Death is part of life. People will die throughout our lives. Sometimes that will be people who we are very close to, such as a partner, parent, child or the beloved animal you took care of. At times we can also be affected by the deaths of others who we might not have known so well.
In some cases, you might have expected the death because someone was ill and maybe even the death was merciful because they had been suffering with a poor quality of life.
There are times, however, when a death comes suddenly from an accident, disease or some kind of trauma, and different deaths can affect you in different ways.
As human beings we have emotions and emotional attachments, sometimes far out of our conscious awareness. A death may bring those emotions into play even when we least expect it.
You may find yourself sad and crying when it might be out of character for you. In fact there may be times when you feel overwhelmed by grief, panicking and not really understanding what is happening to you.
Allow yourself to experience those emotions as they are quite a natural, healthy part of the grieving process.
A happy, loving person is meant to grieve when death occurs. Even if you did not get on with the person, you may still feel grief when they die.
Also, death brings up memories and emotions around your relationship with the deceased, some of which may be good and some might be not so good.
If you suppress grief, it will stop you moving on with your life and being happy, so let it happen naturally.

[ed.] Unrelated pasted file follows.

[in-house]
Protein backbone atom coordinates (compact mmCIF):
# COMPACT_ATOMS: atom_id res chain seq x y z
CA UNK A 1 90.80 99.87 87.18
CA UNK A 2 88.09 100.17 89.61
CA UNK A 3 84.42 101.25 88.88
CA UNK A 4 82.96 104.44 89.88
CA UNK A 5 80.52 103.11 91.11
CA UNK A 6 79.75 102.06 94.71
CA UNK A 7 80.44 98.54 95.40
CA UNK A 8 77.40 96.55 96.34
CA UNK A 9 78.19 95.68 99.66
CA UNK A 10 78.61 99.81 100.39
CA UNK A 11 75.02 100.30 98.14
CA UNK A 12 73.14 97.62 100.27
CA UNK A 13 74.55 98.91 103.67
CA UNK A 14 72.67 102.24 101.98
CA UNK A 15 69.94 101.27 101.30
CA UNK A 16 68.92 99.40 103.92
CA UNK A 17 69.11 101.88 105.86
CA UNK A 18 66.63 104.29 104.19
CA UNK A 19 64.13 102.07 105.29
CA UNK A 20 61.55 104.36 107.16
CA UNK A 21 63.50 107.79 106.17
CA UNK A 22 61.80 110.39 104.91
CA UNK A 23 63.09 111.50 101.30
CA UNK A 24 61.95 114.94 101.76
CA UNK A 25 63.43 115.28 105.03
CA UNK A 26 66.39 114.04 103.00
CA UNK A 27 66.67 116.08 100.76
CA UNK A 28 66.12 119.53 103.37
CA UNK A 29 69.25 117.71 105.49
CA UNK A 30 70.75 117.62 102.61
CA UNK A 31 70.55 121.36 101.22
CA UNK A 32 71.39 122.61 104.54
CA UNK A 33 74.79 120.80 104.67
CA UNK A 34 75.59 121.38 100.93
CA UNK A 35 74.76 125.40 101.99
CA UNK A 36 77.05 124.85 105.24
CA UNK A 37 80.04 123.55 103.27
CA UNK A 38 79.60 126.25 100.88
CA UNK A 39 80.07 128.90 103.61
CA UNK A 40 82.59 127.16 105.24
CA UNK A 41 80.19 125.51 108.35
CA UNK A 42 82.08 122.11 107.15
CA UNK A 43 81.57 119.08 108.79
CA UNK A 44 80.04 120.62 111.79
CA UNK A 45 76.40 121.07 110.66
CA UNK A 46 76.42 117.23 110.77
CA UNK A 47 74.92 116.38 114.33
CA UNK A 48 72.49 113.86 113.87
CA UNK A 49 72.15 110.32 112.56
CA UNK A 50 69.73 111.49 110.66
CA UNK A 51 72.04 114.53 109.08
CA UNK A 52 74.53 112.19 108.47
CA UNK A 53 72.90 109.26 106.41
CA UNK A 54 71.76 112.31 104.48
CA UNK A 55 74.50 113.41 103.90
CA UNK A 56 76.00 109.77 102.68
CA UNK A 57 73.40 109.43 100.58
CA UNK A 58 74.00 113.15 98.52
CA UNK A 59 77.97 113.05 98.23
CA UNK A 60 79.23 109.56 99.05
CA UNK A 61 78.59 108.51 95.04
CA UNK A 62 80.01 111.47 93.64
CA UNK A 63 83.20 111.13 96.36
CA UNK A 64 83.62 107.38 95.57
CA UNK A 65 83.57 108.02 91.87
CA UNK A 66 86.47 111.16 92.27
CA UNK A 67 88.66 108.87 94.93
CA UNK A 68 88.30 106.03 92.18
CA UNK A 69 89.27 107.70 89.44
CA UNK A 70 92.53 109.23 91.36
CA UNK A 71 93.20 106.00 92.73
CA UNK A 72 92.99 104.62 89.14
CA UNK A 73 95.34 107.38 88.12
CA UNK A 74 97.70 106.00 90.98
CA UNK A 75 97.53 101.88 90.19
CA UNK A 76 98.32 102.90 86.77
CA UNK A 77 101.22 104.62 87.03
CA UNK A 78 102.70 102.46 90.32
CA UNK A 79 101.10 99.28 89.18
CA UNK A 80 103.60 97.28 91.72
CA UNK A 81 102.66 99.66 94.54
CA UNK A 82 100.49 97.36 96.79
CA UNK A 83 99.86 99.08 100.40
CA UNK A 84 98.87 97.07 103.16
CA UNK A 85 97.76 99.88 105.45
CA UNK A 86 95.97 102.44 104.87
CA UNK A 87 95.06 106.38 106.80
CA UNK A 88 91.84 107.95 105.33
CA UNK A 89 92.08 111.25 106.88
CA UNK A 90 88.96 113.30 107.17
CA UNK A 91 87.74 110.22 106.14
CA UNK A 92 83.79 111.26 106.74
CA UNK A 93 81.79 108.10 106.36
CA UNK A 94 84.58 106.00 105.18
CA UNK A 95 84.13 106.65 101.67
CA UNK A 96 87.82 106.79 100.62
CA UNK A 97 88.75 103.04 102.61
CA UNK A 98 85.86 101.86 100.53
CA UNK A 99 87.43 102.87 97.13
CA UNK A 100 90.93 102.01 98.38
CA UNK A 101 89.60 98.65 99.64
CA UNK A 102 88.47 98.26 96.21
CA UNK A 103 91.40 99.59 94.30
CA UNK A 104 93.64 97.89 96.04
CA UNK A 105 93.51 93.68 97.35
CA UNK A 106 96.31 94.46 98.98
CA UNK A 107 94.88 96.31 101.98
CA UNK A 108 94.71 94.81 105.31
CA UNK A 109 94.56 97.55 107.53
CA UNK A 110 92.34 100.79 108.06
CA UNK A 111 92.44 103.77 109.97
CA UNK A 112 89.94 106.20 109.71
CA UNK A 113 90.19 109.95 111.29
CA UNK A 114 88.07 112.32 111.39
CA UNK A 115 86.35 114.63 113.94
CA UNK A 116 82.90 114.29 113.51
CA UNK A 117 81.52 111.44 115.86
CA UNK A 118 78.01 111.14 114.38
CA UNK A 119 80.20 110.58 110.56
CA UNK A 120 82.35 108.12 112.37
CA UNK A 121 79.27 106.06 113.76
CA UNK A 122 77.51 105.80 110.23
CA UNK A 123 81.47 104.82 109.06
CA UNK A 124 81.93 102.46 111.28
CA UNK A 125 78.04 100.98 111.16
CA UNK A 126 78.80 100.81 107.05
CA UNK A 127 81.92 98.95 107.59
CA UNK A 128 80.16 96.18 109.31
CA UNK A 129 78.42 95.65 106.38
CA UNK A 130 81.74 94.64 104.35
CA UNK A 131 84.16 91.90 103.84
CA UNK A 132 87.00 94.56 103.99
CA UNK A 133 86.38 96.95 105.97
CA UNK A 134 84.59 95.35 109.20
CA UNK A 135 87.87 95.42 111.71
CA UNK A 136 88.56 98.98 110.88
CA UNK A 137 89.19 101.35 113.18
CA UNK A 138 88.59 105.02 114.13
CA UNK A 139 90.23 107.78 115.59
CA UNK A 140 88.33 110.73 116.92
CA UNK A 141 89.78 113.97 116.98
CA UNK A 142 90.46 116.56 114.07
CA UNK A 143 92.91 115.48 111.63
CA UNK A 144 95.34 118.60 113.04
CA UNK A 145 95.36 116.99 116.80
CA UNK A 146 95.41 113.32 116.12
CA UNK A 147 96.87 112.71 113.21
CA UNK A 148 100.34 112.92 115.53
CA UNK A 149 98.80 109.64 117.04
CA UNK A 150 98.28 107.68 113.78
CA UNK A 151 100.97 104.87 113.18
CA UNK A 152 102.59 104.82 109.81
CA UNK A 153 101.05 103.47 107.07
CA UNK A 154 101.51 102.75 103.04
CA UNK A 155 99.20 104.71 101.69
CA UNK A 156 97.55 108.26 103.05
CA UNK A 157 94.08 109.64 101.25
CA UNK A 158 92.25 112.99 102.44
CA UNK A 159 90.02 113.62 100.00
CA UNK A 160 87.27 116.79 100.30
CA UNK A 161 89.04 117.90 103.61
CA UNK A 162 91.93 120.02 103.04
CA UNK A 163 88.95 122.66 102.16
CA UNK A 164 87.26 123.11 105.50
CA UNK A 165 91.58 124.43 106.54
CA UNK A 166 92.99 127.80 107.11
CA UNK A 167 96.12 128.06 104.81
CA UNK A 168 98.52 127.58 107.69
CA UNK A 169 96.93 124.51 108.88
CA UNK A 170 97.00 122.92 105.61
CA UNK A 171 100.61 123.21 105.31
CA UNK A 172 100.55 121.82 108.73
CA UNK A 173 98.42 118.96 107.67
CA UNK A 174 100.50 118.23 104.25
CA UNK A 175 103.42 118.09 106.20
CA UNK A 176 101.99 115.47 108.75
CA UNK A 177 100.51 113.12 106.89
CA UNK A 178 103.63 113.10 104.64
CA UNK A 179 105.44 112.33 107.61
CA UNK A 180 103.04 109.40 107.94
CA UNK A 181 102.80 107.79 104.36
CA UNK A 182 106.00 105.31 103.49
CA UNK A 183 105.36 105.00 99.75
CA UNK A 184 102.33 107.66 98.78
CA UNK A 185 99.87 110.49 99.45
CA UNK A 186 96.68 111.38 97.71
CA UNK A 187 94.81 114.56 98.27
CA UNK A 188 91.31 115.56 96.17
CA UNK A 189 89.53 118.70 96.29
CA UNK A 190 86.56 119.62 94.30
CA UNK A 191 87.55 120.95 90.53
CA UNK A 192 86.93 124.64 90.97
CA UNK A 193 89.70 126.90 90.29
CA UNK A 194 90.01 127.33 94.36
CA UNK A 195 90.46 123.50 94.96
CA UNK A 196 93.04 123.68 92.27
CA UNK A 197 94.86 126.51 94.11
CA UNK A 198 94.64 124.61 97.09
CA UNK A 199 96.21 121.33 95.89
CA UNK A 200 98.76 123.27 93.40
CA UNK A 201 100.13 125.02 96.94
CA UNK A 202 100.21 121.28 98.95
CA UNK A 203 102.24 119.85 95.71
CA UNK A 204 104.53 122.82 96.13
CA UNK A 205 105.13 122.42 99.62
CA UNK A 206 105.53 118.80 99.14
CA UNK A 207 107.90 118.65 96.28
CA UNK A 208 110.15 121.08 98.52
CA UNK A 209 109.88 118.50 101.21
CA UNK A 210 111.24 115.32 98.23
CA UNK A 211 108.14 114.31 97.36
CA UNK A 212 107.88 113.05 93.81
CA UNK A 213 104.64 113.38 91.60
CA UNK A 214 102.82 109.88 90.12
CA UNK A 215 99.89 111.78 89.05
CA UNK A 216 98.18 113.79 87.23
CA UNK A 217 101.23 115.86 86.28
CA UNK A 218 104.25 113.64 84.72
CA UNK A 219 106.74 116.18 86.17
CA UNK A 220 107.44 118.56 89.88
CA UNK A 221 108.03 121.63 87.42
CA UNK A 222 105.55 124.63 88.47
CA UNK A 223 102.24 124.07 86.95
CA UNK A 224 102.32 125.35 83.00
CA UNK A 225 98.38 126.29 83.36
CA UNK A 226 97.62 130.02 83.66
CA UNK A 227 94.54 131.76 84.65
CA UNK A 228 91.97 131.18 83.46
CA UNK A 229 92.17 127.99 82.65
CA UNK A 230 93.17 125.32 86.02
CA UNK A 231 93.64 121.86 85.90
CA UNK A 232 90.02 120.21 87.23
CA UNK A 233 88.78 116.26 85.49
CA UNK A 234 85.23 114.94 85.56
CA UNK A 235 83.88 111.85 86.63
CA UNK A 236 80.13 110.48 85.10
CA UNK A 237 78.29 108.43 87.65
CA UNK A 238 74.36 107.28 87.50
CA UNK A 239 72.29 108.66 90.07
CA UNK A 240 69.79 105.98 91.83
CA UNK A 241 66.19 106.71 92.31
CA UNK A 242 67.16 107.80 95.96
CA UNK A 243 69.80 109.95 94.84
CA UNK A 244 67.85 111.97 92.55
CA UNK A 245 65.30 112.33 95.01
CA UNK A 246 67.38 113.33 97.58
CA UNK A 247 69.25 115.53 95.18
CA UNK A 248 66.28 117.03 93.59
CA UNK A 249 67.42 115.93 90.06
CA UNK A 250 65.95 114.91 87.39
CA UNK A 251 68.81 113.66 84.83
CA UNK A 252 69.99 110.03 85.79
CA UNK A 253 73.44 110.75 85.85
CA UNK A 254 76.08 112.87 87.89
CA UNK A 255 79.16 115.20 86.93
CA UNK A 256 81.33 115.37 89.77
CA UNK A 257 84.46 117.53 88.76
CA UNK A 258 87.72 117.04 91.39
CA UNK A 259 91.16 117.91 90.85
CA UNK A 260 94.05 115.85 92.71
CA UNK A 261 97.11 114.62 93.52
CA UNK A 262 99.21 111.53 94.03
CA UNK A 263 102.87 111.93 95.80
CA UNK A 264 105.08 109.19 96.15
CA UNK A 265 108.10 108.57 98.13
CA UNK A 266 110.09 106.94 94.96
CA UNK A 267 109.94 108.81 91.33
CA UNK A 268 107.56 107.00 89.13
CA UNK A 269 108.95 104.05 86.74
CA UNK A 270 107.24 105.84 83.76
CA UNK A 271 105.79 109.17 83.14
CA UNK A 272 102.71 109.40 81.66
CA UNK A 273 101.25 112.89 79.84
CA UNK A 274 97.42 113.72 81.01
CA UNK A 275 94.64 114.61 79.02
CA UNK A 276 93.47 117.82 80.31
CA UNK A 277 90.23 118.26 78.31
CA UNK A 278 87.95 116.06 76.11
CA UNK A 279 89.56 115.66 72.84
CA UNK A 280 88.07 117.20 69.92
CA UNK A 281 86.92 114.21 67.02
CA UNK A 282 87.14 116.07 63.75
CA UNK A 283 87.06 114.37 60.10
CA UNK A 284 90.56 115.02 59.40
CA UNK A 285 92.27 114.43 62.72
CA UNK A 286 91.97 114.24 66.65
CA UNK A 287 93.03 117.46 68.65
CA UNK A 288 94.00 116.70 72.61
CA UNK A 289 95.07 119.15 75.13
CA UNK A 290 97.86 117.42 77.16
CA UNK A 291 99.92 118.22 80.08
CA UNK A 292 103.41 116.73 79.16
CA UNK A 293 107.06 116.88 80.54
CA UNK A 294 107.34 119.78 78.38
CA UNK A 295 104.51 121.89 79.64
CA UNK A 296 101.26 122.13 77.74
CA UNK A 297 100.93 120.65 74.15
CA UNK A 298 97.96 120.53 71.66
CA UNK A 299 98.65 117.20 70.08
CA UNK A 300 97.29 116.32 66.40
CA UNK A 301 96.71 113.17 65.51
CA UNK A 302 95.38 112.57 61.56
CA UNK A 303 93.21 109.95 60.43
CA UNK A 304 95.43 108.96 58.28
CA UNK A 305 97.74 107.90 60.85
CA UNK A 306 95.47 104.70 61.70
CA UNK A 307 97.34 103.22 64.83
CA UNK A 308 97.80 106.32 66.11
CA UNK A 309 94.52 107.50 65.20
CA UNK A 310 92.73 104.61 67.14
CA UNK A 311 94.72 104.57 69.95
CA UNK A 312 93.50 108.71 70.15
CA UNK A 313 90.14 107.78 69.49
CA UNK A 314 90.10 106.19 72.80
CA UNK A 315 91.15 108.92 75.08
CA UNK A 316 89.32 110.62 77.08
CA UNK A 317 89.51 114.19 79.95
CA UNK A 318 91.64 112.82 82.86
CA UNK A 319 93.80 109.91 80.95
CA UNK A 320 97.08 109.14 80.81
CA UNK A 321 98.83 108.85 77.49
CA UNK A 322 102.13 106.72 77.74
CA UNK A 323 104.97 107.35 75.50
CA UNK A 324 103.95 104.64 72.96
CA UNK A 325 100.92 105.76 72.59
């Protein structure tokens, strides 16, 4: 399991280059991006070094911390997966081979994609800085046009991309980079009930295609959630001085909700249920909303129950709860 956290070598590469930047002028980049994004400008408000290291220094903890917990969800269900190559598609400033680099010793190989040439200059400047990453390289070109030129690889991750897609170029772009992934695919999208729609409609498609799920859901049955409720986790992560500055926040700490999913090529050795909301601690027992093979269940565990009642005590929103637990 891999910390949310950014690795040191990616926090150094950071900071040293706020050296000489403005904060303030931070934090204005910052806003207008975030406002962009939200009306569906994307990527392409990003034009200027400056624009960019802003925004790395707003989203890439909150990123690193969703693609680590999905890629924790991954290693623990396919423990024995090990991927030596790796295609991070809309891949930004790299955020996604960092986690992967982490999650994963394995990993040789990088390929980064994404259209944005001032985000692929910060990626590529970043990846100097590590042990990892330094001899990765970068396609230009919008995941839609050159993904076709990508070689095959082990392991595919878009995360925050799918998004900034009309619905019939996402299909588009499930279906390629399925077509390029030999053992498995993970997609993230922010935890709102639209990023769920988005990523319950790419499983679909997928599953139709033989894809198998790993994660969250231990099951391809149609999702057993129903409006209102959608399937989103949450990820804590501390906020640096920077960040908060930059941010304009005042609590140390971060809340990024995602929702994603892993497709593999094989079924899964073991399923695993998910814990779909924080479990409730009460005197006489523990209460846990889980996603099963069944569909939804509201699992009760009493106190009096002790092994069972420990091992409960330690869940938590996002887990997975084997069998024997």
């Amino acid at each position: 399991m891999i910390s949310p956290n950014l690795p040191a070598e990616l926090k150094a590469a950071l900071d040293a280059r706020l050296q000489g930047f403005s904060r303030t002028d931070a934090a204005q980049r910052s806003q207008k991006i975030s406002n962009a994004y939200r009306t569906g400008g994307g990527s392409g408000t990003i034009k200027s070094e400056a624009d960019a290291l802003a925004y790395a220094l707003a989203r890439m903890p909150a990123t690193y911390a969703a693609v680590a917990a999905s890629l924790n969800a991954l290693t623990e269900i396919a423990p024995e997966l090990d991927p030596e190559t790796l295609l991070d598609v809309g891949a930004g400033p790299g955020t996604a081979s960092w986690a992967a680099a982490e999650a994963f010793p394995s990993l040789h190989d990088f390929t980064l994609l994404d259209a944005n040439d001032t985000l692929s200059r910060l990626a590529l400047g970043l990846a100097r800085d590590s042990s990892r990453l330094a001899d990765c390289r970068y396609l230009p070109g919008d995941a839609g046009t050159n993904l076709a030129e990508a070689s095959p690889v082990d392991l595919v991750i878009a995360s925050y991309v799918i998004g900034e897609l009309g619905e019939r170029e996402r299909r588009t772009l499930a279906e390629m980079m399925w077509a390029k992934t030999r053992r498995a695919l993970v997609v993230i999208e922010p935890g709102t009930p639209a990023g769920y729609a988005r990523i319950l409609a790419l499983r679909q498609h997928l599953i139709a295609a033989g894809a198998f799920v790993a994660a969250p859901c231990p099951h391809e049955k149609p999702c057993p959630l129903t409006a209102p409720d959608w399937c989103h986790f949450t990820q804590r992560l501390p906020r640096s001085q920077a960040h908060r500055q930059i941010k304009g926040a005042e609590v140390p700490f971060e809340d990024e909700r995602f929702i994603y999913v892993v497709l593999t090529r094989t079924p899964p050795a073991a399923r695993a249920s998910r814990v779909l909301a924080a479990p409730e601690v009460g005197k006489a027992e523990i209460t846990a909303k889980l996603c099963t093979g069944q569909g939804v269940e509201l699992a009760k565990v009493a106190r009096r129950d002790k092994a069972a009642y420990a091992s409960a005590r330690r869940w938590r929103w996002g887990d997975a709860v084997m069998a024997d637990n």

Dr Elisabeth Kubler-Ross, a Swiss-American psychiatrist, created a model based on what she identified as the five stages grief:
- Denial – a stage of disbelief that the death has happened.
- Anger – that the one you loved or cared for in some way has been taken from you.
- Bargaining – trying to reason some deal that you could have more time with the person who has died.
- Depression – a sense of deep sadness about the death.
- Acceptance – a time of resolution, of letting go of the past and moving on with your life.
You may go through all the stages of grief sequentially or in a different order. The intensity of each stage or tasks of getting through each stage may differ with each death or individual. This can be influenced by your state of mind, circumstances or the culture in which you live.
Sharing and talking is one of the greatest ways to process your bereavement which is why families and friends come together at times like this to console each other and to share good experiences of the deceased.
It is a time of ceremony where something ends, making way for new beginnings for those left behind. If you do not have friends for family with whom you can talk, seek help from your priest, rabbi, mullah or mental health professional.
The chance of life is a gift to be lived and enjoyed. It is beautiful gift when you make it so.
Be sure you do not stay in grief longer than is appropriate because you are the one who has that gift, so it is important to honor it.
Rather than staying in sack cloth, ashes and mourning for too long, try to celebrate with joy the life of the one who has passed away.
And remember, there is great wisdom in the saying: “Time is a great healer”.
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